SOAS University of London

Department of Development Studies

Agrarian Transition and Development in an Age of Globalised Inequality: Some Questions from Africa

THIS EVENT IS ARCHIVED
Mwangi wa Gĩthĩnji (University of Massachusetts, Amherst, USA)

Date: 12 March 2019Time: 5:00 PM

Finishes: 12 March 2019Time: 7:00 PM

Venue: Russell Square: College Buildings Room: Djam Lecture Theatre (DLT)

Type of Event: Seminar

African countries face a different set of challenges in their attempts to develop than have more recently developed countries. The domination of global low-cost manufacturing by a handful of countries with vast amounts of relatively cheap labour and decent infrastructure make the path of industrialisation by export expansion more challenging than it was in the past. The failure of an industrialising process that creates employment and the presence of an agricultural sector dominated by smallholders requires that we reconsider the nature of agrarian transition. In this talk, we will explore the predicament African countries face in a globalised and unequal world, and the potential paths to rural change, using Kenya as a case study.

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Agrarian Transition and Development in an Age of Globalised Inequality: Some Questions from Africa

Mwangi wa Gĩthĩnji is Associate Professor and Graduate Program Director of Economics at the University of Massachusetts-Amherst and Co-Director of the World Studies Interdisciplinary Project.  He was Chairperson of the Five Colleges African Studies Council from 2014 to 2016. Previously he was Associate Professor of Economics and Chair of Africana Studies at Gettysburg College, Pennsylvania. He is the author of Ten Millionaires and Ten Million Beggars: A Study of Inequality and Development in Kenya and co-author of An Employment Targeted Plan for Kenya, plus numerous articles and chapters. His research interests are in the political economy of development with particular attention to issues of class, gender and income distribution in relation to agrarian transition and nationhood in Africa, as well as the process of structural transformation in Africa and the challenges faced from both within the continent and outside. In particular, he is interested in the impact of trade and investment of other industrialising countries on Africa. In his most recent work on identity and economic outcomes in African countries, he explores the interaction between identity formation, the development of capitalism, inequality and nationhood. Mwangi has been active in policy circles consulting with multilateral and national agencies and NGOs such as the UNDP, Economic Commission for Africa, Africa Center for Economic Transformation, and the Society for International Development among others, on issues of development particularly with respect to Africa.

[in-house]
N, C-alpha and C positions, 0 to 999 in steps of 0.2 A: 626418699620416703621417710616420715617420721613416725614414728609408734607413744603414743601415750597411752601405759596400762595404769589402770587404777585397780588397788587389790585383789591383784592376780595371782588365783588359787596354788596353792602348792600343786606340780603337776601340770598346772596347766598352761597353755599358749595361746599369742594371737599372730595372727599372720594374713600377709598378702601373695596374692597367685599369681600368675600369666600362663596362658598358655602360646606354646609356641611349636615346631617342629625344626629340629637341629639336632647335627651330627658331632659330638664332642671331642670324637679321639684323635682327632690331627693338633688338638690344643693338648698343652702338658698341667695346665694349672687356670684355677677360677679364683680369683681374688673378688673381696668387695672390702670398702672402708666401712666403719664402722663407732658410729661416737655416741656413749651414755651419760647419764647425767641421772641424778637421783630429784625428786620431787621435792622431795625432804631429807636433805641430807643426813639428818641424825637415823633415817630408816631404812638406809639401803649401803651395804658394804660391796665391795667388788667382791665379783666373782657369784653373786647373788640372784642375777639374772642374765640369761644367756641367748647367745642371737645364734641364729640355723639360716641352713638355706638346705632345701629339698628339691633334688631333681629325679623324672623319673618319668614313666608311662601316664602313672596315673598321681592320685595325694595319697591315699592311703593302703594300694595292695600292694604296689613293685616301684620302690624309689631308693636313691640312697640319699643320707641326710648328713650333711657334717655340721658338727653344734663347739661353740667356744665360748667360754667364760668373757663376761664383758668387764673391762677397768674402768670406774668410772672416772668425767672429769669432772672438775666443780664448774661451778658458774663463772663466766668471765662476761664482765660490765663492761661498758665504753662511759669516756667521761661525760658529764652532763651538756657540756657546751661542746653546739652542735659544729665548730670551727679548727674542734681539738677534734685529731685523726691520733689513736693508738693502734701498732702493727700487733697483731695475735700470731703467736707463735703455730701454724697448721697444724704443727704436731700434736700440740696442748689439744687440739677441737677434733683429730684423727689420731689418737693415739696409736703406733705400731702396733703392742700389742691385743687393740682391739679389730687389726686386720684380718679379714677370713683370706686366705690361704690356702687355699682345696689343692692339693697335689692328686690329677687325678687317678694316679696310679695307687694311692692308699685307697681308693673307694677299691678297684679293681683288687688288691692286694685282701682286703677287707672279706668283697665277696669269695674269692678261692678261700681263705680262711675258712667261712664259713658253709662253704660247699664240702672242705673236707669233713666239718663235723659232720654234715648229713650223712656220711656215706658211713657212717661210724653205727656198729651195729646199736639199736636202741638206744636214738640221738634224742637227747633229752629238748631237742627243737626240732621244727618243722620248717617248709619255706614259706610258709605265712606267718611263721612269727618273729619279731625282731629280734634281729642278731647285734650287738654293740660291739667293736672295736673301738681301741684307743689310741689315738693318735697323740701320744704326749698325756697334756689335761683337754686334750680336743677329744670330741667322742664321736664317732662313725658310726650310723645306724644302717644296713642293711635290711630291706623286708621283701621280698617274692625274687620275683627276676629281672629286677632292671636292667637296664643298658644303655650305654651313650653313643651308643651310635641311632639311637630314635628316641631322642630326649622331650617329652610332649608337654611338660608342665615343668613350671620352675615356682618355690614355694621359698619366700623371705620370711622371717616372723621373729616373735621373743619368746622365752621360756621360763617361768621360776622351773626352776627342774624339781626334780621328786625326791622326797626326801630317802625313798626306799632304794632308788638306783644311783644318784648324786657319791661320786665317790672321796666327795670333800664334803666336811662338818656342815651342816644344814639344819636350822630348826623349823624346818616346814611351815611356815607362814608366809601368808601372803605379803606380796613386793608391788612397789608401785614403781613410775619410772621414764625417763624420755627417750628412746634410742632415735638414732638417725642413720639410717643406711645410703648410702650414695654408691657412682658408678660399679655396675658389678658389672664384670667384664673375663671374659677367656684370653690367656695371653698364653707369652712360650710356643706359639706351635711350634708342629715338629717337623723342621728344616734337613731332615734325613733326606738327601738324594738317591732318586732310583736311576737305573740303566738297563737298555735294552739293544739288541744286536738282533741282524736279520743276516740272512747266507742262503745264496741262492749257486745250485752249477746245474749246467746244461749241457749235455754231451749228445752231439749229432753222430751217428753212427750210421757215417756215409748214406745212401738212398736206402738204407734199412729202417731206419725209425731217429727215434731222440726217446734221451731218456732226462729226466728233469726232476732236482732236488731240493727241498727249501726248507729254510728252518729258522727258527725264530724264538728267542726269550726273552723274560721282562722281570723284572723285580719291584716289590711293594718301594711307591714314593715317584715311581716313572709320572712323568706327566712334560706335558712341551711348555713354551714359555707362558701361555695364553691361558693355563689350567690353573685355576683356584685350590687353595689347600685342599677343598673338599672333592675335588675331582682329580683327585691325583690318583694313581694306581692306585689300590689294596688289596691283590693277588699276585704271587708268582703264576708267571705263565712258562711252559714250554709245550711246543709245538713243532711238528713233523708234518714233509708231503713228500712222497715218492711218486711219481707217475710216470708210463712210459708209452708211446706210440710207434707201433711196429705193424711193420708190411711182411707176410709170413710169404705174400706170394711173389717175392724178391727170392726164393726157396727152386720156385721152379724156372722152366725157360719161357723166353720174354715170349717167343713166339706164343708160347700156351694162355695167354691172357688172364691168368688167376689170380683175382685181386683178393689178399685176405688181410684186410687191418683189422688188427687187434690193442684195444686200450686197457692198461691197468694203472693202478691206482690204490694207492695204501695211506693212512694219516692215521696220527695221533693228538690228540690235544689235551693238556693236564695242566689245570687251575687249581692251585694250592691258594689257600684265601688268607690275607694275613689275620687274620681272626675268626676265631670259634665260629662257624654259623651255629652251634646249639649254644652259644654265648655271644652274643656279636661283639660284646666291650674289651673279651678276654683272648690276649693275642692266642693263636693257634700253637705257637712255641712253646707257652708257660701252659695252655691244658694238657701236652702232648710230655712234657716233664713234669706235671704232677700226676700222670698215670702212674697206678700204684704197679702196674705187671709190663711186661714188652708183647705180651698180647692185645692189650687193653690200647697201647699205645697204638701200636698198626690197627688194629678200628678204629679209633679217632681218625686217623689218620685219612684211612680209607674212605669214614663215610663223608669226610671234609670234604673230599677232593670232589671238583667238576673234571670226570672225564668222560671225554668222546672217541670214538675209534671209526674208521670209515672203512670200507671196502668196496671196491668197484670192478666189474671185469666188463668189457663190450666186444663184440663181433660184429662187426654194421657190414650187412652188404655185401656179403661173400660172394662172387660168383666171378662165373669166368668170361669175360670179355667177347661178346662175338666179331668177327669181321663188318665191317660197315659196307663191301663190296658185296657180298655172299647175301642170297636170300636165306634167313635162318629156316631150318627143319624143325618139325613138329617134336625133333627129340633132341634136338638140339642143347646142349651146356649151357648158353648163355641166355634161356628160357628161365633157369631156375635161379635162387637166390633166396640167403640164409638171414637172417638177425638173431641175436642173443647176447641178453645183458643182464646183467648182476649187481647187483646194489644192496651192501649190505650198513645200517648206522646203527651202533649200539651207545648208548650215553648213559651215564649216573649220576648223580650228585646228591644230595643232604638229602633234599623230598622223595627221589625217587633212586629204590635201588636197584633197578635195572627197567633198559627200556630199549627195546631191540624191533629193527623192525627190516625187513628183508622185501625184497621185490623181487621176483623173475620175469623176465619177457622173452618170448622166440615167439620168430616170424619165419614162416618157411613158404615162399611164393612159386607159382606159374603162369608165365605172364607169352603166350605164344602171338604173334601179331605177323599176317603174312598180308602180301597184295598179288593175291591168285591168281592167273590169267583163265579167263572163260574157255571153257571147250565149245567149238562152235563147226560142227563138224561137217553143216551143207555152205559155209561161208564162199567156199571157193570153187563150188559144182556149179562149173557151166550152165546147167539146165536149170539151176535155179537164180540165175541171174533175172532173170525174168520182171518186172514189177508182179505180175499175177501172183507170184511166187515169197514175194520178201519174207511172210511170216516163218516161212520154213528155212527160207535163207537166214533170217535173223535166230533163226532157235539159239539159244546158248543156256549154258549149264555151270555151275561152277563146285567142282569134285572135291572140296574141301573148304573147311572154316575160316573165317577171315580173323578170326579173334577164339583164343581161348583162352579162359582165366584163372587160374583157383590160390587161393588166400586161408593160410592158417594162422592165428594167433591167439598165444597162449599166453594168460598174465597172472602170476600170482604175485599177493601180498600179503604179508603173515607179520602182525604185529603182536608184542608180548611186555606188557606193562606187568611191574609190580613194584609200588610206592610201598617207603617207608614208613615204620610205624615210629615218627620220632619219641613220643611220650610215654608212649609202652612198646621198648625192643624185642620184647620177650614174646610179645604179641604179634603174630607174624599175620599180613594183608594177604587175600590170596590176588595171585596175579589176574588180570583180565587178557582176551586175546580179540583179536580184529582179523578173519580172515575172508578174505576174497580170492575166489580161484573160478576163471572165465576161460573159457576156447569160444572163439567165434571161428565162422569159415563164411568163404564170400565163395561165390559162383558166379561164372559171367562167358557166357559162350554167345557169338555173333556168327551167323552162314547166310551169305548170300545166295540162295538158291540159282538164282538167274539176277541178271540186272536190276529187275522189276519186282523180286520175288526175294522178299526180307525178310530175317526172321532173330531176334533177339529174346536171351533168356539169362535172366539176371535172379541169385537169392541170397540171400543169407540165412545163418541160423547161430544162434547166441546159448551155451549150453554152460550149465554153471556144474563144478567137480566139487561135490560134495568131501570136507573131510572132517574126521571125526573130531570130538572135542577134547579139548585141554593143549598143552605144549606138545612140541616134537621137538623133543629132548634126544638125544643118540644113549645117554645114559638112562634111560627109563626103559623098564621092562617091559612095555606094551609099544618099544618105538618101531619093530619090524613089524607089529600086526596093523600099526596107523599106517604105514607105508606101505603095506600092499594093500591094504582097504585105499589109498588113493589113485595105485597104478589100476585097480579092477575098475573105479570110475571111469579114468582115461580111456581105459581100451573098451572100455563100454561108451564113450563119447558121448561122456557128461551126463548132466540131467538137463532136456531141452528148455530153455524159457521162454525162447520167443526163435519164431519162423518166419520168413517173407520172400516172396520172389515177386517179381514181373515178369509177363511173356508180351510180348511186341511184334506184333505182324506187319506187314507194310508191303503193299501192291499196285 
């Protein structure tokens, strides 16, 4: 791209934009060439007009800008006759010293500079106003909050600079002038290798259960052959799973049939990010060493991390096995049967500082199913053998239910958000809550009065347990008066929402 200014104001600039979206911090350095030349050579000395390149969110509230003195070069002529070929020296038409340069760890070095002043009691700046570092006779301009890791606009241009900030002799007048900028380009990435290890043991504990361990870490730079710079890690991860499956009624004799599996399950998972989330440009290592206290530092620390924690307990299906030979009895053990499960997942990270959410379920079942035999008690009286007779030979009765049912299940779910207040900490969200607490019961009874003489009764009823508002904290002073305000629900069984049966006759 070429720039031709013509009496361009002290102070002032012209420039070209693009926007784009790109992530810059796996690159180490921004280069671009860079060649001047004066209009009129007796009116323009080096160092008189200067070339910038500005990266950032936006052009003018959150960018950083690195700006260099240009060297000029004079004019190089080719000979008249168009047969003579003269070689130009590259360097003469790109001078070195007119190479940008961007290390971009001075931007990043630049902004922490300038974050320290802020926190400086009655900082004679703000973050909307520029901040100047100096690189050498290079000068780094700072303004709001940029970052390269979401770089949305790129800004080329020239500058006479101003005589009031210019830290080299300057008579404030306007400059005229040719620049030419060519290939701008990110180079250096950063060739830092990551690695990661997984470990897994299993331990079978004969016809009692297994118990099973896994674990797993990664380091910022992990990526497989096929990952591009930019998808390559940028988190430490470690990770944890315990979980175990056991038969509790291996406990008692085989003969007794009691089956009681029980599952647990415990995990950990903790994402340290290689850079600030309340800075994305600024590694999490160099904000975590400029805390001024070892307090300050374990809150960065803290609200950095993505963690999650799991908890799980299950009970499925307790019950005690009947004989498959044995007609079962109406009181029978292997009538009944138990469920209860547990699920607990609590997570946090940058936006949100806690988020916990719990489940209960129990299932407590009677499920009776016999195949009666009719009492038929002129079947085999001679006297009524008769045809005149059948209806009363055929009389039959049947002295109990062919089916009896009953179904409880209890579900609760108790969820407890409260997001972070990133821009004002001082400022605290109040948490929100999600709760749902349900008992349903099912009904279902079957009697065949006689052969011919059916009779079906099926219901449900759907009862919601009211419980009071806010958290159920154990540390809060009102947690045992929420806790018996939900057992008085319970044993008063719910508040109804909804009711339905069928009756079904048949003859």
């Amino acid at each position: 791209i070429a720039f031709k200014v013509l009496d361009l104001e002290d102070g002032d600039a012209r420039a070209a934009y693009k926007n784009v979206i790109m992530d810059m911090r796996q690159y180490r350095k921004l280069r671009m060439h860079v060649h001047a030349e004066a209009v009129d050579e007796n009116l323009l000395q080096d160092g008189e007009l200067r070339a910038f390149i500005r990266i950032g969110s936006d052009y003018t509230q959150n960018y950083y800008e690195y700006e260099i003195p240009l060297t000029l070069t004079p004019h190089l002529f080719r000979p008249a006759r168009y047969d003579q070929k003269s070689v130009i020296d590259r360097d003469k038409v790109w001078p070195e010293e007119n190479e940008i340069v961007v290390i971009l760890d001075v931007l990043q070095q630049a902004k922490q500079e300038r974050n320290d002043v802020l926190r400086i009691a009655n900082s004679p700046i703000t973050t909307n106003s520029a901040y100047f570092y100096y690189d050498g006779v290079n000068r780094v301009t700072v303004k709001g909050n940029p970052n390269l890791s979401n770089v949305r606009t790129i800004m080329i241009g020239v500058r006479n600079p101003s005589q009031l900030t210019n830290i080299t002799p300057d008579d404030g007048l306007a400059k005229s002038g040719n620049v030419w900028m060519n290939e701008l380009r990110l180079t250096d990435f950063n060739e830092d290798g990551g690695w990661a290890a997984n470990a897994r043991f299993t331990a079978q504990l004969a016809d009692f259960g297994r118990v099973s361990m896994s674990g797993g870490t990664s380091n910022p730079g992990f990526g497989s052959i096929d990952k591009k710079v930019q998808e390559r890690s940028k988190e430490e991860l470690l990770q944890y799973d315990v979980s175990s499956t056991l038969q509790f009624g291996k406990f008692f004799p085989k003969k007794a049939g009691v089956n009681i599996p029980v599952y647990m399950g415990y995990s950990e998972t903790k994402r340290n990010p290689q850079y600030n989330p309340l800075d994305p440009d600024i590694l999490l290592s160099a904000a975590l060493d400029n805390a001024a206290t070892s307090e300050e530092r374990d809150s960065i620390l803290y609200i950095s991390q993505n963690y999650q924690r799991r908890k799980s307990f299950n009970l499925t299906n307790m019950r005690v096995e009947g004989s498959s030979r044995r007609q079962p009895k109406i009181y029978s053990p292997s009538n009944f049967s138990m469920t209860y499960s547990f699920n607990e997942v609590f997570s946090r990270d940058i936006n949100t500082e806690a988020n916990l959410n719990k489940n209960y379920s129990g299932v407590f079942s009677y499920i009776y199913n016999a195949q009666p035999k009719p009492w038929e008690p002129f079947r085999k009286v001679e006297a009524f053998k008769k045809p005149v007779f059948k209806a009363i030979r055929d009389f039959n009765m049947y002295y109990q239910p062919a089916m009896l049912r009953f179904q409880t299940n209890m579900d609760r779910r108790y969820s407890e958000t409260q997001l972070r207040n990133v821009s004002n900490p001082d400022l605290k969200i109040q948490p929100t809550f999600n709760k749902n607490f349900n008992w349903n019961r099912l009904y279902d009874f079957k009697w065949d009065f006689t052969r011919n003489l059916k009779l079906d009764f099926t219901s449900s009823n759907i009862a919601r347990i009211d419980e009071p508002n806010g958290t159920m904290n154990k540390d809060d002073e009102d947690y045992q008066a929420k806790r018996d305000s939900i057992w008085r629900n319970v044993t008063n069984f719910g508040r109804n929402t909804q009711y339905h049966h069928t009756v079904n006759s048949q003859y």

Organiser: Dr Feyzi Ismail

Contact email: fi2@soas.ac.uk